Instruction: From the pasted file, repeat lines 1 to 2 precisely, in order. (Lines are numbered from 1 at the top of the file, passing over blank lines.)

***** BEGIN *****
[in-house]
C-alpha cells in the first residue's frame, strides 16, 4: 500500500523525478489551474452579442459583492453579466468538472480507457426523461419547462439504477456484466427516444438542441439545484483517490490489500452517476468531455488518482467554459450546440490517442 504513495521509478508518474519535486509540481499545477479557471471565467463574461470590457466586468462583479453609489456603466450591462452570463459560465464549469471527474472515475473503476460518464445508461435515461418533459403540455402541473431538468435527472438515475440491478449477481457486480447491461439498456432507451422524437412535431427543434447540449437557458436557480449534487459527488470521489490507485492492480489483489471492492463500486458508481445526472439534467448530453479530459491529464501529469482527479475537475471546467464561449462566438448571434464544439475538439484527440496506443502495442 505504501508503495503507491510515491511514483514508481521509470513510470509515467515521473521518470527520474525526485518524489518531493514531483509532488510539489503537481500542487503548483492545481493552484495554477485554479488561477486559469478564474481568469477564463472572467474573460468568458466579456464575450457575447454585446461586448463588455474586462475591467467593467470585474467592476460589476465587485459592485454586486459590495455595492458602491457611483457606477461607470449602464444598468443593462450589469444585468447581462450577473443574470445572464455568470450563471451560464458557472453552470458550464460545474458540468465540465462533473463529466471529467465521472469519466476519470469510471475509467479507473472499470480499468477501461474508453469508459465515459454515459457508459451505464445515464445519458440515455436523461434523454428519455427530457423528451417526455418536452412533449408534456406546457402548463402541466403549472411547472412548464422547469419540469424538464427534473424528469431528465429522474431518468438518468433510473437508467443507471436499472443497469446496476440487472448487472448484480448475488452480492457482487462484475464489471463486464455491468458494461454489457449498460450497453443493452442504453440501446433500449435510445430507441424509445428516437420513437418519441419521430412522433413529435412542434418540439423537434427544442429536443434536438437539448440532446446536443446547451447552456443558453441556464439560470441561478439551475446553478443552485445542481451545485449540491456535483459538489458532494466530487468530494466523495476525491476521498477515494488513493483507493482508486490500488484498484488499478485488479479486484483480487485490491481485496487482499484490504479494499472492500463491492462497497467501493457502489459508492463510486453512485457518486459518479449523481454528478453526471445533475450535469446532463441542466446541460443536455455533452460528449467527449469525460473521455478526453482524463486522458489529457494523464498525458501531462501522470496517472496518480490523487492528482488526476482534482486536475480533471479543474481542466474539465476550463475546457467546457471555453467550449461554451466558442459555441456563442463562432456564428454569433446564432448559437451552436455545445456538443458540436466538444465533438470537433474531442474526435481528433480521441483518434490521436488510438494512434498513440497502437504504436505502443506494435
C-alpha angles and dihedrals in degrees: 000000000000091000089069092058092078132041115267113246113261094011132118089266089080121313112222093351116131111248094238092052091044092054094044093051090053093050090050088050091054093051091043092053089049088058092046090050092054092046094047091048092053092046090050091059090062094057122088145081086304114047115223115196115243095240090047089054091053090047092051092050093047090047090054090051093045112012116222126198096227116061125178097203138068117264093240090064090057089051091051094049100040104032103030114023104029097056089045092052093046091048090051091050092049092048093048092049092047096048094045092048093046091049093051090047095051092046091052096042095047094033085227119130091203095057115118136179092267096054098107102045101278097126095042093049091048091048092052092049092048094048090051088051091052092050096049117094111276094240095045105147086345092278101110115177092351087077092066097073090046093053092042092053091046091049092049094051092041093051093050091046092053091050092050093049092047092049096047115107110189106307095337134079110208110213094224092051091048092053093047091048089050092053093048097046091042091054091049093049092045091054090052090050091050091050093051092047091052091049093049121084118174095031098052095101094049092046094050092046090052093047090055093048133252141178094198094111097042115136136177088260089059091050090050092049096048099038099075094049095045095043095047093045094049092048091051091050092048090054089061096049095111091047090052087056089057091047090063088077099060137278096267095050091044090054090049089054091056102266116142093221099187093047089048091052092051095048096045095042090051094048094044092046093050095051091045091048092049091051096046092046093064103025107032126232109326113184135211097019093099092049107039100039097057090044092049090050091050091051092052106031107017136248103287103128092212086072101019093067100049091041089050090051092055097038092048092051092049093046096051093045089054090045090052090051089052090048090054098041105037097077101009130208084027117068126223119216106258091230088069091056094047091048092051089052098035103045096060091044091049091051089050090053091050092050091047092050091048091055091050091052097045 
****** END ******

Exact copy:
[in-house]
C-alpha cells in the first residue's frame, strides 16, 4: 500500500523525478489551474452579442459583492453579466468538472480507457426523461419547462439504477456484466427516444438542441439545484483517490490489500452517476468531455488518482467554459450546440490517442 504513495521509478508518474519535486509540481499545477479557471471565467463574461470590457466586468462583479453609489456603466450591462452570463459560465464549469471527474472515475473503476460518464445508461435515461418533459403540455402541473431538468435527472438515475440491478449477481457486480447491461439498456432507451422524437412535431427543434447540449437557458436557480449534487459527488470521489490507485492492480489483489471492492463500486458508481445526472439534467448530453479530459491529464501529469482527479475537475471546467464561449462566438448571434464544439475538439484527440496506443502495442 505504501508503495503507491510515491511514483514508481521509470513510470509515467515521473521518470527520474525526485518524489518531493514531483509532488510539489503537481500542487503548483492545481493552484495554477485554479488561477486559469478564474481568469477564463472572467474573460468568458466579456464575450457575447454585446461586448463588455474586462475591467467593467470585474467592476460589476465587485459592485454586486459590495455595492458602491457611483457606477461607470449602464444598468443593462450589469444585468447581462450577473443574470445572464455568470450563471451560464458557472453552470458550464460545474458540468465540465462533473463529466471529467465521472469519466476519470469510471475509467479507473472499470480499468477501461474508453469508459465515459454515459457508459451505464445515464445519458440515455436523461434523454428519455427530457423528451417526455418536452412533449408534456406546457402548463402541466403549472411547472412548464422547469419540469424538464427534473424528469431528465429522474431518468438518468433510473437508467443507471436499472443497469446496476440487472448487472448484480448475488452480492457482487462484475464489471463486464455491468458494461454489457449498460450497453443493452442504453440501446433500449435510445430507441424509445428516437420513437418519441419521430412522433413529435412542434418540439423537434427544442429536443434536438437539448440532446446536443446547451447552456443558453441556464439560470441561478439551475446553478443552485445542481451545485449540491456535483459538489458532494466530487468530494466523495476525491476521498477515494488513493483507493482508486490500488484498484488499478485488479479486484483480487485490491481485496487482499484490504479494499472492500463491492462497497467501493457502489459508492463510486453512485457518486459518479449523481454528478453526471445533475450535469446532463441542466446541460443536455455533452460528449467527449469525460473521455478526453482524463486522458489529457494523464498525458501531462501522470496517472496518480490523487492528482488526476482534482486536475480533471479543474481542466474539465476550463475546457467546457471555453467550449461554451466558442459555441456563442463562432456564428454569433446564432448559437451552436455545445456538443458540436466538444465533438470537433474531442474526435481528433480521441483518434490521436488510438494512434498513440497502437504504436505502443506494435